Six little houses, all in a row. Stitched by hand and machine, onto fabric from the stash. I had so much stuff I wanted to squeeze into this piece – names, and latitudes and longitudes, and dates and times, and distances. I wanted to map my infrequent moves, my travels with my stuff.  The houses weren’t having it. They’ve formed themselves into a single terrace, stuff firmly behind closed doors.

Six little left-handed houses, with their post codes. I’ve only moved one degree East, less than a degree North or South. And I’ve never lived in a right-handed house. 

stitched art illustration of six similar houses, on a background of vintage 70s yellow and pink bedlinen.

I’ve only ever lived in left-handed houses. Machine and hand embroidery and crayon, on old bedlinen.

2020 Vision

Oh how I wish I still had it!

My friends have been laughing that this is going to be a good year for opticians, and I’m guessing they are right. I’m tippitytapping this with transformed spectacles held on with welding wire arms, with gluegunned tips for behind ear comfort, fashioned lovingly by The Engineer after the arms just randomly fell of my specs, leaving me balancing my varifocals pince-nez style – which meant only a matter of time before we had specs in soup and beans on specs.

Like one of my Big Dolls, my arms are not long enough. No amount of holding at arms length is going to bring small print into focus. I’ve thought about making some longer arms, more like Big Alice’s legs, but I don’t think they’d really be much help. I can imagine them trailing along behind me down the High Street, tripping people up, and wrapping themselves around lamp posts, and being quarter of a mile behind me when I did actually want to read something. And they’d need an awfully big sort of puppet frame mechanism to function, which might be rather heavy for walking far. I suppose I could put them in my shopping trolley and just bring them out when I need them, but then, where do I put my shopping – in another trolley that I tow behind me and the arms? Actually, I’m beginning to feel quite exhausted thinking about all this, and considering I wasn’t particularly thinking about it before I started typing, I think it is best I just stop now. And make an appointment to see the optician.

However, as we are now in a New Year, and my spectacles are, for now, correctly positioned, I am busy sorting out diaries and calendars (and trying to make sure I write the same information on the same day of each). So here is a list of what is afoot (or a-fin) so far for this year in the House of Mermaids.

First up, the Profanity Embroidery Group Annual Exhibition will take place from 12th to 18th February at the Fishslab Gallery in Whitstable.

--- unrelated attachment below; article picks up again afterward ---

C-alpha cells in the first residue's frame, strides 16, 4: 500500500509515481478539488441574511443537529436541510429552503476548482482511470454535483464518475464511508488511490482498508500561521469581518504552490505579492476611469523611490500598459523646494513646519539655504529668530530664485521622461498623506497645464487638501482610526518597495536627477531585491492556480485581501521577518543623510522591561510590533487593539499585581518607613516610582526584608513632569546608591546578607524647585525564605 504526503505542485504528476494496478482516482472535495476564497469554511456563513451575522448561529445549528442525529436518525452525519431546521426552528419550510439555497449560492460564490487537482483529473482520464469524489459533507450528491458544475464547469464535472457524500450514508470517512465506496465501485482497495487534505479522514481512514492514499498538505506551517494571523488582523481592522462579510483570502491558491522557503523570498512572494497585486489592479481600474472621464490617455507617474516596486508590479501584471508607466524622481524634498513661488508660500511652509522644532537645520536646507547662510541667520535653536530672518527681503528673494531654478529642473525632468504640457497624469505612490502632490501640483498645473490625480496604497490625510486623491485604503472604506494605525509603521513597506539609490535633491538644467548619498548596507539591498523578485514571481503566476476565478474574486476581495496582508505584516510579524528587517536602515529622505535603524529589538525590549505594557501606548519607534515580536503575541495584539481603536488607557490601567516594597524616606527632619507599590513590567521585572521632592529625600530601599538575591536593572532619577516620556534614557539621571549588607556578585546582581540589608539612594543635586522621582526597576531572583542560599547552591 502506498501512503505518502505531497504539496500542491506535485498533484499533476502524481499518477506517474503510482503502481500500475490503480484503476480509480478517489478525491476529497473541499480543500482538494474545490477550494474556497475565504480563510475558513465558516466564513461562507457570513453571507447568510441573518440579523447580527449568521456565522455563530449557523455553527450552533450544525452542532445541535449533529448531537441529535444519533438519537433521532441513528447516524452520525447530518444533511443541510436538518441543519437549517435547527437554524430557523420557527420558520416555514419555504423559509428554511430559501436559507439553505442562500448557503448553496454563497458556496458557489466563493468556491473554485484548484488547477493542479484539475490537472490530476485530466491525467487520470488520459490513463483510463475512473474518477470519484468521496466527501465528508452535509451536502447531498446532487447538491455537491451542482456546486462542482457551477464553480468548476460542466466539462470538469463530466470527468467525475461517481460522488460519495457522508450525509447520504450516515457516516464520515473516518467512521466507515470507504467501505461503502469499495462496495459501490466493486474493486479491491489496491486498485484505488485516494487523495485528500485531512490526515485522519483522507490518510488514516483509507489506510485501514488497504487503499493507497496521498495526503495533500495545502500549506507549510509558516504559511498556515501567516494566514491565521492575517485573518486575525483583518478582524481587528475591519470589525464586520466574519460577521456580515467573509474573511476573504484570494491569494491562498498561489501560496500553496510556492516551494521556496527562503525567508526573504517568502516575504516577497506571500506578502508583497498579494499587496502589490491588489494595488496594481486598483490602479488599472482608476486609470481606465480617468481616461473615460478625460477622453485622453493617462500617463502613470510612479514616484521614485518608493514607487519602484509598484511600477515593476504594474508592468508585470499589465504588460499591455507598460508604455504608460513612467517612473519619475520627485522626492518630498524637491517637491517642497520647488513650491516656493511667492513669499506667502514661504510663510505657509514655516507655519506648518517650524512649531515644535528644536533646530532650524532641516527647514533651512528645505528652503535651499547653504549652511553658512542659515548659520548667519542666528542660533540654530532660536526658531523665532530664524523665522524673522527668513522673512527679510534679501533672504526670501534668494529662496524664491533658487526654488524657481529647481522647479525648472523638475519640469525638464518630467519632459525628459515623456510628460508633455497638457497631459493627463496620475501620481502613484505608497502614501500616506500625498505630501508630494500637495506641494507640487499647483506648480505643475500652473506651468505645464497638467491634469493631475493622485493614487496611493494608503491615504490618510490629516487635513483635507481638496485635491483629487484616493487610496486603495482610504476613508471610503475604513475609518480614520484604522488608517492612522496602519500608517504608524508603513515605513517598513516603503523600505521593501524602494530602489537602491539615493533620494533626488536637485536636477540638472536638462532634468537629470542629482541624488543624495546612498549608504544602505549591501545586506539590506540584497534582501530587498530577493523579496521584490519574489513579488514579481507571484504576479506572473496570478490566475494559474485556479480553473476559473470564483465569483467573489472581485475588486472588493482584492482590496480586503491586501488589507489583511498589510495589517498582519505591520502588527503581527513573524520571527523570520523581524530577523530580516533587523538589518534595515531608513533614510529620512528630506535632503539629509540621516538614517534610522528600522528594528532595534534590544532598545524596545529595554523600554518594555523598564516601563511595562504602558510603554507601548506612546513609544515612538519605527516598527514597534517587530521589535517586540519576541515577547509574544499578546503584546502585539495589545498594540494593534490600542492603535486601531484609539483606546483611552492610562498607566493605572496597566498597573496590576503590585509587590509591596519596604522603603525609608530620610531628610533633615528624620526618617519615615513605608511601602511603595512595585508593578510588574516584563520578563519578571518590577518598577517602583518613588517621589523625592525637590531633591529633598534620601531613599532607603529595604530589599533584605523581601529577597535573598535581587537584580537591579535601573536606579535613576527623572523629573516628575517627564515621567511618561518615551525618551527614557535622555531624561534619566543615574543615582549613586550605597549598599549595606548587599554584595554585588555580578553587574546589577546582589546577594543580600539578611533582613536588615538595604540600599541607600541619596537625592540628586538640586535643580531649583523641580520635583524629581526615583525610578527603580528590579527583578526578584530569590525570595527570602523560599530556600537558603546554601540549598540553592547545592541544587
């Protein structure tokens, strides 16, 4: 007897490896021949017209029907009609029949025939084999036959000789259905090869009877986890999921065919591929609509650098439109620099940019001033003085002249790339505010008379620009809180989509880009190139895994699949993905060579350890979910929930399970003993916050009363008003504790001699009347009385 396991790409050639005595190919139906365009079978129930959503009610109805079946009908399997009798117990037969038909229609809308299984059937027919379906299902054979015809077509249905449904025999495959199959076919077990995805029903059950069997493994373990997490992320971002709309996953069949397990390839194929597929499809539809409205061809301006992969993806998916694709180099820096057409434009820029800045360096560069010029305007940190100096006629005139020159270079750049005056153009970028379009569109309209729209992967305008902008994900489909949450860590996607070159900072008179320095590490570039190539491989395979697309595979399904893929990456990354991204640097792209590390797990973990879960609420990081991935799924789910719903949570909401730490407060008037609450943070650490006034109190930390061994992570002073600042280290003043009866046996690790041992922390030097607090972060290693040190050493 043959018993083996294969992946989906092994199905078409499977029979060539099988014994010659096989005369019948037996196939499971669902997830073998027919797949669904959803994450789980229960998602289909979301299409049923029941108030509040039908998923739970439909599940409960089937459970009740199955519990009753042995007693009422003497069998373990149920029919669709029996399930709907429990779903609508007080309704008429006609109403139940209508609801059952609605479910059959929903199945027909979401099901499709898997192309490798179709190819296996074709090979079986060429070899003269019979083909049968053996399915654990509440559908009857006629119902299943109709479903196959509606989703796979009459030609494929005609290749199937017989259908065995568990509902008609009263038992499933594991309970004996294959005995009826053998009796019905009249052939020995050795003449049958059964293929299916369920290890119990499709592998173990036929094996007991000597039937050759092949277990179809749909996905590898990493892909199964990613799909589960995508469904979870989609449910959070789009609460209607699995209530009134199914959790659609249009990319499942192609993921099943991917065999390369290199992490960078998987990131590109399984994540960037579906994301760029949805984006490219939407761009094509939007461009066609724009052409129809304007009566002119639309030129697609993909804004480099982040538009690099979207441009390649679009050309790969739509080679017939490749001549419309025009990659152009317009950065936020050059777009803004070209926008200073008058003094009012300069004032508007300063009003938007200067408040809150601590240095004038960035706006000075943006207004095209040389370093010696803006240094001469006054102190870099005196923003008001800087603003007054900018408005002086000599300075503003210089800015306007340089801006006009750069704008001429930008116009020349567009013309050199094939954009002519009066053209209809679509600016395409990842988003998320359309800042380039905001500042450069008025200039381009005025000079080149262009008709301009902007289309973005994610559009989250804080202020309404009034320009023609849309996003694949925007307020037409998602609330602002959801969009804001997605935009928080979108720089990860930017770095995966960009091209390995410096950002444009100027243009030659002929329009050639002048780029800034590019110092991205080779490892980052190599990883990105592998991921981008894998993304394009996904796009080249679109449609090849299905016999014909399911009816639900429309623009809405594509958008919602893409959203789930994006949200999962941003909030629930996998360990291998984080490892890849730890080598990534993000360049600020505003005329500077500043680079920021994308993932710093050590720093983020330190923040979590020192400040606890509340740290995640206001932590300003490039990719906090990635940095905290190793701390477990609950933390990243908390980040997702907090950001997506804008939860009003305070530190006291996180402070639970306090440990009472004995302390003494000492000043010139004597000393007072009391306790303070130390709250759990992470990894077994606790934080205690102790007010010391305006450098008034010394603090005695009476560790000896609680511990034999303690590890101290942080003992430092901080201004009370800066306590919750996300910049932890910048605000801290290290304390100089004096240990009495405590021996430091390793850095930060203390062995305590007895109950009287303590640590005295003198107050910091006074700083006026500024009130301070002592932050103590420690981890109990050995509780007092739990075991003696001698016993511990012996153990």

May 28th to 2nd June, the Big Dolls and I shall be joining Meg Wroe, Bev Sage and Clair Meyrick at the Pie Factory in Margate

July 10th to 16th sees the Mermaids in residence at Show Off in Harbour Street, Whitstable, alongside Alma Caira and Katrina Taylor

During the Whitstable Oyster Festival, in July, the house shall be Open for the Made in Whitstable: Arts, Craft & Vintage Trail

And quite frankly, thats enough to be getting on with. So on with it I get. Happy New Year!!!

Busy Busy Busy

Facebook has just told me this photo was 5 years ago. Big Alice, as nature didn’t intend. Strangely my first thought was about how the Terminators arrive nude. Not that Big Alice is very Terminatorish, but Big Alice wasn’t terribly happy at this point, and having difficulty managing those legs and feet. She’s still the biggest doll I’ve made…. so far.

Anyway, when I was making her, if I wasn’t busy busy busy, I was thinking “what on Earth?”. Not a question I asked at all once she was finished. And once she’d cheered up too. Not to be like those people who walk around going “Cheer Up Love It Might Never Happen” (who do deserved whatever might not happen to promptly Happen to them), but having a glowering larger than life fabric friend sprawling all over your studio like a malevolent teenager was rather unnerving.

Last week I started being busy busy busy again. And then I stopped and came up for air and thought ‘What On Earth?”. I’ve been possessed by my new sewing machine, and she’s making me do things I wouldn’t normally do. This wasn’t the plan, not one bit. All I can hope is that with time, I’ll accept that I’ve made a sort of appliqued quilty thing, and enjoyed the process, and that I’m sure some good will come of it one day….

Come and see what you think. Save me from the evil/conforming influence of Nina the Bernina, and let me get back to my dolls. Its East Kent Artists Open Houses time again, and we open for the following three weekends, 12/13th, 19/20th and 26/27th October 2019.

Stop starting: start finishing

This is my new mantra.

If you are reading this blog, you know that my working process is not always constructive. Displacement Activity is my best friend.